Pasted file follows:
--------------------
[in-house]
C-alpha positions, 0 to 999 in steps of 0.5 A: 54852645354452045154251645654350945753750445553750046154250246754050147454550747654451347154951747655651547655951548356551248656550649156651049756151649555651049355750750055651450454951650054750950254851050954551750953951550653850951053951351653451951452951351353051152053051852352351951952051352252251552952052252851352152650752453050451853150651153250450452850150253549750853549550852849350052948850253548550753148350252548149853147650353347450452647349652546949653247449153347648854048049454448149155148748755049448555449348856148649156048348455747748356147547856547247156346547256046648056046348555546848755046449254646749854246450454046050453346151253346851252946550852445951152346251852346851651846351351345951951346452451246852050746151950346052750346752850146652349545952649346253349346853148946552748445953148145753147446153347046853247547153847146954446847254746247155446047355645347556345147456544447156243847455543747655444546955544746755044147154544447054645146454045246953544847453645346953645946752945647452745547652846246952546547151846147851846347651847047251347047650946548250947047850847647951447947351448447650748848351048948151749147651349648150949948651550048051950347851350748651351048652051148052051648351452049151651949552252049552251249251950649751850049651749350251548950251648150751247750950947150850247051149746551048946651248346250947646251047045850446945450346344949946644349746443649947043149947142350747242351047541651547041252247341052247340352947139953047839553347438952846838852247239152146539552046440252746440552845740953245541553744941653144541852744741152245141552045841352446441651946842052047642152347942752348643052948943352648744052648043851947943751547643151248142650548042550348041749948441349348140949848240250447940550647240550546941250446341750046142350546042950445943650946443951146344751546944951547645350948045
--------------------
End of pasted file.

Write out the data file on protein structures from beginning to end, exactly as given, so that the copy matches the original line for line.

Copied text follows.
[in-house]
C-alpha positions, 0 to 999 in steps of 0.5 A: 54852645354452045154251645654350945753750445553750046154250246754050147454550747654451347154951747655651547655951548356551248656550649156651049756151649555651049355750750055651450454951650054750950254851050954551750953951550653850951053951351653451951452951351353051152053051852352351951952051352252251552952052252851352152650752453050451853150651153250450452850150253549750853549550852849350052948850253548550753148350252548149853147650353347450452647349652546949653247449153347648854048049454448149155148748755049448555449348856148649156048348455747748356147547856547247156346547256046648056046348555546848755046449254646749854246450454046050453346151253346851252946550852445951152346251852346851651846351351345951951346452451246852050746151950346052750346752850146652349545952649346253349346853148946552748445953148145753147446153347046853247547153847146954446847254746247155446047355645347556345147456544447156243847455543747655444546955544746755044147154544447054645146454045246953544847453645346953645946752945647452745547652846246952546547151846147851846347651847047251347047650946548250947047850847647951447947351448447650748848351048948151749147651349648150949948651550048051950347851350748651351048652051148052051648351452049151651949552252049552251249251950649751850049651749350251548950251648150751247750950947150850247051149746551048946651248346250947646251047045850446945450346344949946644349746443649947043149947142350747242351047541651547041252247341052247340352947139953047839553347438952846838852247239152146539552046440252746440552845740953245541553744941653144541852744741152245141552045841352446441651946842052047642152347942752348643052948943352648744052648043851947943751547643151248142650548042550348041749948441349348140949848240250447940550647240550546941250446341750046142350546042950445943650946443951146344751546944951547645350948045